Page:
Type, operation and function, and their limits

First of all, sorry for my English.

I would like to know, when I want to define a new type (I'm currently developing a computer interpreted language), how can I determine which "functions" are fundamental operations for a particular type, and which "function" are external, in the sense that, I don't need this function to define the characterization of the type?.

Let me call "operations" to the "essential functions" of the type and "functions" to anything else that simply uses the type.

For example, we all agree (I suspect), that the sum, difference, product and division are good examples of "operations" that defines the type integer for example, or number in general, but an operation like factorial is more a function.

The question is, in a more general or theoretical point of view, where is the line between "function" and "operation" for the intended purpose? For example, for more abstract types like domain-specifics data structures, auxiliary classes or something more difficult than a "number", how or which test can I perform to say: that's a good as operation, or that's better being a function.

• The Church-Turing thesis shows us that no particular choice of operators is fundamental. There are many ways to achieve computation. The $\lambda$-calculus does this with just variables, abstraction and application. The $\pi$-calculus uses parallel composition, hiding and (asynchronous) pure message passing. Conways's game of life has an infinite number of cells continually exchanging one bit of information with it's 8 neighbours etc. – Martin Berger Aug 14 '13 at 13:19
• My question is more like thinking about types as an algebraic structure. Set of data + operations that work over elements in this set. For example, set of natural numbers and operations that performs an arithmetic, being this "arithmetic" the fundamental set of operations to define the nature of a "natural". I don't try to define "fundamentals of computation" or something like that, but "domains of computation"; more or less as 'axiom' does (axiom-developer.org). – Peregring-lk Aug 14 '13 at 14:30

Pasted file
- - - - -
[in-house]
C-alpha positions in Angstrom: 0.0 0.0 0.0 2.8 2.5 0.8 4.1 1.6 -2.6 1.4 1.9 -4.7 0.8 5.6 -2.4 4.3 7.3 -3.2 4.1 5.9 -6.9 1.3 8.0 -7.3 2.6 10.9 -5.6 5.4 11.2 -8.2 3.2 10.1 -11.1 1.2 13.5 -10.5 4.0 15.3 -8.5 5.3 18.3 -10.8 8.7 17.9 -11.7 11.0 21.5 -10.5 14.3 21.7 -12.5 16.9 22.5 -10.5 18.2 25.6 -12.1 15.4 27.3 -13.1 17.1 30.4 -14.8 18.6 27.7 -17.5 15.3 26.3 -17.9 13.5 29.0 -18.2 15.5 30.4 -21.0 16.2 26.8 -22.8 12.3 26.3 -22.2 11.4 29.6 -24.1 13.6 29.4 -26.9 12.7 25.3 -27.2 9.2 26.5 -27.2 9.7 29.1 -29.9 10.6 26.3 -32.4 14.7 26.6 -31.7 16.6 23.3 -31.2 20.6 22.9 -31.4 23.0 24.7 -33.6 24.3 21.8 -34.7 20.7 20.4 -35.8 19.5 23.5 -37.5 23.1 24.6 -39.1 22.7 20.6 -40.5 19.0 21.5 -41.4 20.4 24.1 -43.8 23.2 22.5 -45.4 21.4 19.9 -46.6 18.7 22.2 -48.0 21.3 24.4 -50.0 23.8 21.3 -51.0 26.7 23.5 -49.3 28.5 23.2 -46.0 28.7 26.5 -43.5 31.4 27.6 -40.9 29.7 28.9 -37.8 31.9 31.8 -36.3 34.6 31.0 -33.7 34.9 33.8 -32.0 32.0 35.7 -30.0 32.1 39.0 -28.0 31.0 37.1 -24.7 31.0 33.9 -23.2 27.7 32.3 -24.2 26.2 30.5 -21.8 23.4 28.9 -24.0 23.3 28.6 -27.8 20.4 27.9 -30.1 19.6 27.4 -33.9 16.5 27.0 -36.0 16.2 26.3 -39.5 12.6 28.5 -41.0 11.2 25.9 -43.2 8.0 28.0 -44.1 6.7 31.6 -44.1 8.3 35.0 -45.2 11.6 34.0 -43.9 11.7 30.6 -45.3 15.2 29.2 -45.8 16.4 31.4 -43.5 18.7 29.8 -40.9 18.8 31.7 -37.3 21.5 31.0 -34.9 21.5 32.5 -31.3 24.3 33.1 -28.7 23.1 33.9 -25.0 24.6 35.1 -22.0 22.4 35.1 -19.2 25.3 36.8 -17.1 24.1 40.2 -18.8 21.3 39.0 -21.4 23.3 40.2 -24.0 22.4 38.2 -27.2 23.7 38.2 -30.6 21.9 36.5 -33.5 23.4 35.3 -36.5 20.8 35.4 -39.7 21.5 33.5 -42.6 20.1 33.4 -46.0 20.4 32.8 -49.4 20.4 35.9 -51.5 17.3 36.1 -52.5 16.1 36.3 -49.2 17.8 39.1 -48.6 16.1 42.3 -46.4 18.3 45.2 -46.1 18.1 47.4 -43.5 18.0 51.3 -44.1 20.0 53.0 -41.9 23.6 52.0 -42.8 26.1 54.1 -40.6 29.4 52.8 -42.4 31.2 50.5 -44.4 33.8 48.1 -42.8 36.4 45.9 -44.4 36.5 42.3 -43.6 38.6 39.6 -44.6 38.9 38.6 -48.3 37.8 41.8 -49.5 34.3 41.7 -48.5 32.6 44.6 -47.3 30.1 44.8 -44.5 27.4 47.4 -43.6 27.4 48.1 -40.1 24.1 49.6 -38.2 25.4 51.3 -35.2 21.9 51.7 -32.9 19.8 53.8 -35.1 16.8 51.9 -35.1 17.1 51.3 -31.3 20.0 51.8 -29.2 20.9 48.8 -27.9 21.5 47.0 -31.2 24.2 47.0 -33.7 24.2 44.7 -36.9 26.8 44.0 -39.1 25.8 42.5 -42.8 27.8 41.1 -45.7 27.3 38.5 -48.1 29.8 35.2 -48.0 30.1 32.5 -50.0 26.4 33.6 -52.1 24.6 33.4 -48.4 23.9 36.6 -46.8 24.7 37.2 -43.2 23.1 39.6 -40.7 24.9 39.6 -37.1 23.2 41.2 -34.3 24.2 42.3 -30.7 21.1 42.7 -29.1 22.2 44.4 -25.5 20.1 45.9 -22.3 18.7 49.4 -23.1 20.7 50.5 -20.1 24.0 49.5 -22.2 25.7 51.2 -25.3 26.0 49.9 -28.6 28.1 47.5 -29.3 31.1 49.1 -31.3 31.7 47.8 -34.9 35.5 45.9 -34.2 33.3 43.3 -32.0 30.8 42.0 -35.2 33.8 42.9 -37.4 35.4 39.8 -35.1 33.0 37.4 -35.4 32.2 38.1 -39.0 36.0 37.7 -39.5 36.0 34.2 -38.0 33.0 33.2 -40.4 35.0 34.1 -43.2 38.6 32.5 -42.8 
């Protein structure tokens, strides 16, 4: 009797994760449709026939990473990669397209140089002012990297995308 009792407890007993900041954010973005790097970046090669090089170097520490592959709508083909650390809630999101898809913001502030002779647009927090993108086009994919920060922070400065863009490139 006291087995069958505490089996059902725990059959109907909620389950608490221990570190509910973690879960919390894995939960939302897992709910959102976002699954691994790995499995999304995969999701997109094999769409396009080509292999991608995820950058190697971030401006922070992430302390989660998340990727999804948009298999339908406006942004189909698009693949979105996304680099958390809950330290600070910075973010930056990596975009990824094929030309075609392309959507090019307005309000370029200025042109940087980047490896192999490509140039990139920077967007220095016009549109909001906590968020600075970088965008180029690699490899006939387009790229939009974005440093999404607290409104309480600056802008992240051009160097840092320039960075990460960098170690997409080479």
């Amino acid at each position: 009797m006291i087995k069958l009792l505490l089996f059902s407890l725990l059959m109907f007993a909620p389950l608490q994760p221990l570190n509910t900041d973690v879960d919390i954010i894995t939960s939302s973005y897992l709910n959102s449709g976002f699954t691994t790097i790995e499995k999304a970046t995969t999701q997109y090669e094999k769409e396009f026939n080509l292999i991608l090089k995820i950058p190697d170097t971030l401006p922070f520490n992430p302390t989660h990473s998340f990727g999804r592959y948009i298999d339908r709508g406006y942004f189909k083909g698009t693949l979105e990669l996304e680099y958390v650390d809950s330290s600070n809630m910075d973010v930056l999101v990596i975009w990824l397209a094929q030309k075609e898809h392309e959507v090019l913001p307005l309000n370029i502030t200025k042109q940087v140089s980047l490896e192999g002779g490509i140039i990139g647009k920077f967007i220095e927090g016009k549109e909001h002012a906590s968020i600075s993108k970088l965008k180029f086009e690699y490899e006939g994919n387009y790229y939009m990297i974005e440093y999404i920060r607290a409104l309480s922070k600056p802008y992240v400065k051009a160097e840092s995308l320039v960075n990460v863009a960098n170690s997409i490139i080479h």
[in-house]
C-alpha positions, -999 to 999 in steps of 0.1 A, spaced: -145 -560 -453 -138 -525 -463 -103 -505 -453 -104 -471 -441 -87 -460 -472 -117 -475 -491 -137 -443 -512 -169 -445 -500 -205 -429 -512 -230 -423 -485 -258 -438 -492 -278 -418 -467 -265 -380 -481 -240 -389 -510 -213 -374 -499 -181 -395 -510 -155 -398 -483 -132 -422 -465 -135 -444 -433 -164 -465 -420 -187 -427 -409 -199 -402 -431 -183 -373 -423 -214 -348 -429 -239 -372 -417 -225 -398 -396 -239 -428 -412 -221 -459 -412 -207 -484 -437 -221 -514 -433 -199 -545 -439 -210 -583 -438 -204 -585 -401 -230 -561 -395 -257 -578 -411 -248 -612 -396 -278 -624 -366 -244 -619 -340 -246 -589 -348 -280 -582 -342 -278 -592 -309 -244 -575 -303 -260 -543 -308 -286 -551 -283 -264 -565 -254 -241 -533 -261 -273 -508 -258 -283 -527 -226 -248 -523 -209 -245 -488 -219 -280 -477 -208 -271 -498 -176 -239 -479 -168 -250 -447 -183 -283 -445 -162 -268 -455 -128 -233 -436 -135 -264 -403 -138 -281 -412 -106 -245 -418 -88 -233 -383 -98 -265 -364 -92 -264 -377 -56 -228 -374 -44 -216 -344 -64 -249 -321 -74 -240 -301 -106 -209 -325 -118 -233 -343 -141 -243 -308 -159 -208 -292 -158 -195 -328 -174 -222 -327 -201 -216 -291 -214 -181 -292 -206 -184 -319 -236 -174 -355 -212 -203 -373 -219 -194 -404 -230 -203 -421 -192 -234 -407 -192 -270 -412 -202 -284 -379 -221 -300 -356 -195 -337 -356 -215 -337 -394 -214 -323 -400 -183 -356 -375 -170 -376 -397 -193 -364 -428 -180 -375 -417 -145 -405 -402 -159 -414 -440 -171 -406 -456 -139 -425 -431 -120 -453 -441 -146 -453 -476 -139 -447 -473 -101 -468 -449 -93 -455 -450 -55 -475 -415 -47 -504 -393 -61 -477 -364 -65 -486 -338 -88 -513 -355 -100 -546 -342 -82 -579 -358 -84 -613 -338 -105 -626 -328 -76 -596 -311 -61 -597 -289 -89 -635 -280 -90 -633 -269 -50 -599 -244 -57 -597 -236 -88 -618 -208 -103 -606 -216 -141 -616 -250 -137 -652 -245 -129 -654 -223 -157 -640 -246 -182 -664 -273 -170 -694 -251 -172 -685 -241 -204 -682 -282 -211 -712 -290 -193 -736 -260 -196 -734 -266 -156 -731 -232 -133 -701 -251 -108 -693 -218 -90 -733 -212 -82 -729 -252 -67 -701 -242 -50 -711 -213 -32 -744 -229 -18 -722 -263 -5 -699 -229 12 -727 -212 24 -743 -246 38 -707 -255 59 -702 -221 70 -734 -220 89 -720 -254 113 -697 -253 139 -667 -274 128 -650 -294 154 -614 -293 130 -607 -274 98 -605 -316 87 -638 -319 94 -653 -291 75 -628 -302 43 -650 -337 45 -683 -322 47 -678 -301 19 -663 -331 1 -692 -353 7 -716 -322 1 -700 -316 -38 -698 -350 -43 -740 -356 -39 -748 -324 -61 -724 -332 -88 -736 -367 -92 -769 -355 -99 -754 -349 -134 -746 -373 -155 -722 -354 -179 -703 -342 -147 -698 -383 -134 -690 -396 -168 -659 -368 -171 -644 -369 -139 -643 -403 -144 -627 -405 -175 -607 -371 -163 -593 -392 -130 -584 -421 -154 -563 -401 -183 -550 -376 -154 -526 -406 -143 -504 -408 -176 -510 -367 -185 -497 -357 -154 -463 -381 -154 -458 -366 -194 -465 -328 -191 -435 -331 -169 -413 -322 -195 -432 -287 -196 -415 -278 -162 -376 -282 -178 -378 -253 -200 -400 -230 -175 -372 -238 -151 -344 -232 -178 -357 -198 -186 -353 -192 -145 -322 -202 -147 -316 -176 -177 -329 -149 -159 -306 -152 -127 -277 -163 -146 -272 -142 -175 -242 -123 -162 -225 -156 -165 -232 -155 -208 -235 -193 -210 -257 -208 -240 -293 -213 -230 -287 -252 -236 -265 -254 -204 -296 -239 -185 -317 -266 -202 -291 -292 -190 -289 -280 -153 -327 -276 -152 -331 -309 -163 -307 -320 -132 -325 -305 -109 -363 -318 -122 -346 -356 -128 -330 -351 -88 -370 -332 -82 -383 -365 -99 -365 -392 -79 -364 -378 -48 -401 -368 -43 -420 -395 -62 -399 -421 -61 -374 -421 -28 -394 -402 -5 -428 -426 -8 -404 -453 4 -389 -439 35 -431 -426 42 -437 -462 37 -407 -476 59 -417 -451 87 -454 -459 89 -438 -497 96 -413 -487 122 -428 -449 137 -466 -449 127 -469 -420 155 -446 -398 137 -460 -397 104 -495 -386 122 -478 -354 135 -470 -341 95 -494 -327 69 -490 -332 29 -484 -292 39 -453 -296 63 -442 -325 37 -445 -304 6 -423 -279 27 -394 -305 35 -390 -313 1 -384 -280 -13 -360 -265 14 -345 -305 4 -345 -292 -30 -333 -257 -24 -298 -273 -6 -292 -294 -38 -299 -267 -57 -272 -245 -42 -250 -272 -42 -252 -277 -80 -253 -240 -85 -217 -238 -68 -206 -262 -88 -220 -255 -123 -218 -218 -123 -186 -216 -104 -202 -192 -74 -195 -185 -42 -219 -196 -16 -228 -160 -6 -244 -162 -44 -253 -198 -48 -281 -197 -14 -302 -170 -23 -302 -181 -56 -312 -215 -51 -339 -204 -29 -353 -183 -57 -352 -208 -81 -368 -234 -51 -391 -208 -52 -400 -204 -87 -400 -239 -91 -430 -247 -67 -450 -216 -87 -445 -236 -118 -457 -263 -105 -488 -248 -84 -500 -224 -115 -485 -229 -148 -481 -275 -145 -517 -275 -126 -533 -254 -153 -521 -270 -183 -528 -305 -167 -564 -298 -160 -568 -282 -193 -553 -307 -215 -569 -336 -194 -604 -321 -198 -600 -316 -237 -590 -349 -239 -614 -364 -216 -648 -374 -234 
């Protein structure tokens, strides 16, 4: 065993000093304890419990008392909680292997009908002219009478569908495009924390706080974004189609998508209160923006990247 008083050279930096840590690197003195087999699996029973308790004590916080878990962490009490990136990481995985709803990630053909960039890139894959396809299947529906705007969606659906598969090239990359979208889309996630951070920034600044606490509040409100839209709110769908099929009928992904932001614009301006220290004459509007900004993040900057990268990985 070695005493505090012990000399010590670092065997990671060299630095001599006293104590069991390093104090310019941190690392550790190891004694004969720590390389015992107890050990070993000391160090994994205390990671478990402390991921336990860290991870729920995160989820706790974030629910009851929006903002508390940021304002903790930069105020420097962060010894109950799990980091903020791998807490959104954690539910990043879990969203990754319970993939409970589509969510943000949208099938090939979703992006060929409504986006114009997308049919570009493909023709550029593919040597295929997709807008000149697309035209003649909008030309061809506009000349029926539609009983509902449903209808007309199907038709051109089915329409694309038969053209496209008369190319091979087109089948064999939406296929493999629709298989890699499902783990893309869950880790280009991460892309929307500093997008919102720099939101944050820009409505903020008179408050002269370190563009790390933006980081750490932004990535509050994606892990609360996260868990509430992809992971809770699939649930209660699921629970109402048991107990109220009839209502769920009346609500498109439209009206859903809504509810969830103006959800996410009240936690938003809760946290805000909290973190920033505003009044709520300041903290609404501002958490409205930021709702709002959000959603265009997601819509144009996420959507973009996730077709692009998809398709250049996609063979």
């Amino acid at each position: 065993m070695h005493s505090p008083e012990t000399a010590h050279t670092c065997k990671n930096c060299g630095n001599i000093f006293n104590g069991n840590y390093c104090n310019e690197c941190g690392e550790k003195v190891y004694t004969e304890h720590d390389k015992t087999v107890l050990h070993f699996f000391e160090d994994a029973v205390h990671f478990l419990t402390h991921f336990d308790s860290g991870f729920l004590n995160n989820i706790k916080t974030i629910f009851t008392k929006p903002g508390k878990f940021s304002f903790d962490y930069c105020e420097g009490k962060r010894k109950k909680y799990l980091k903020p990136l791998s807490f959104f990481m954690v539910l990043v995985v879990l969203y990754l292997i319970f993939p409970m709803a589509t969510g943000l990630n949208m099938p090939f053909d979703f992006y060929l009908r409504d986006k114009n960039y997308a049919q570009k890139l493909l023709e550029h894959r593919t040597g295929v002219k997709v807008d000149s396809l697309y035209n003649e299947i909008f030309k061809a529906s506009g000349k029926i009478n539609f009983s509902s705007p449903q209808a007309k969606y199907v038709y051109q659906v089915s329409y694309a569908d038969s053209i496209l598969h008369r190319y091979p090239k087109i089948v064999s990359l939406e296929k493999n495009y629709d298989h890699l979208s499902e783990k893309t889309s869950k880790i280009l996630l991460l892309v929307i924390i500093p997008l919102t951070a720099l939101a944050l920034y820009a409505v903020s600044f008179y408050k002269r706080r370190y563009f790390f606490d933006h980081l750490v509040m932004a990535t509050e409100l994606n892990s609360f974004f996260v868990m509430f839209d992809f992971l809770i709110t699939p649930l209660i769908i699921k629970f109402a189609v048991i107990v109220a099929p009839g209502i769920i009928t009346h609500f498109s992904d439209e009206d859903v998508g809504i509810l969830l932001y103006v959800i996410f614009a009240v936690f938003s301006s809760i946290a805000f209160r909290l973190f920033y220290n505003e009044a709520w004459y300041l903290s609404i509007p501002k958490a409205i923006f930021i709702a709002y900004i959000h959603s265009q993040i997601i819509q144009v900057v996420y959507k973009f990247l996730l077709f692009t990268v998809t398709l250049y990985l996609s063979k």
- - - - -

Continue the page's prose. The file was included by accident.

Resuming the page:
• But you can typically set up data and operations in different ways. For example arithmetic (understood as Peano arithmetic) can be set up using ZF set-theory with the Axiom of Infinity negated (IIRC, please correct me if I'm wrong). That's a theory that doesn't have addition or multiplication as primitive operations. Algebraic operators and axioms can usually be defined in different ways. The choice is usually based on preference. – Martin Berger Aug 14 '13 at 18:24
• That's mean, there are no criteria to create a frontier between "function" and "operation" from a more algebraic point of view? For example, is there no criteria to say "the function/algorithm that performs the calculation of the minimum spanning tree of a graph, isn't a defining operation of the type graph because of ..."? Are there no criteria to complete the "..." part? Not even for practical purposes? – Peregring-lk Aug 14 '13 at 19:17
• You can impose constraints, like minimal number of algebraic operators to achieve this/that/the other degree of expressivity. But I doubt it's easy to show that any chosen non-trivial algebra is minimal in this sense, and I also doubt that there's always a unique minimal axiomatisation. Please think about complexity theory and in particular complete problems and reductions for a given complexity class: for example there are 1000s of NP-complete problems that are poly-time or log-space reducible to each other. – Martin Berger Aug 15 '13 at 10:24

Depends on your definition of "fundamental". As Martin said, you can do pretty much anything with the few primitives in lambda calculus, for instance, or simply anything that is Turing complete. However, would that be useful in your problem domain?

I don't know the specifics of your language, but you should have some use in mind for it. Depending on its intended use, you may want to have certain operations as builtins. For instance, MATLAB is specialised to work with matrices, so it has a lot of built-in operations for them.

In summary: decide what is your language supposed to be good for, and tweak your types and operations to that effect.

There are two kinds of operations that I'd make into built-ins:

• those that can't be implemented by the user of your language without breaking the intended abstraction (i.e. accessing implementation details). For instance, I'd need something to increment an integer variable by 1.

• the operations that are commonly used and that can be made much more efficient and/or convenient by taking advantage of implementation details. I could use a loop to increment something by 5, but it'd normally be much more efficient to do it in one go.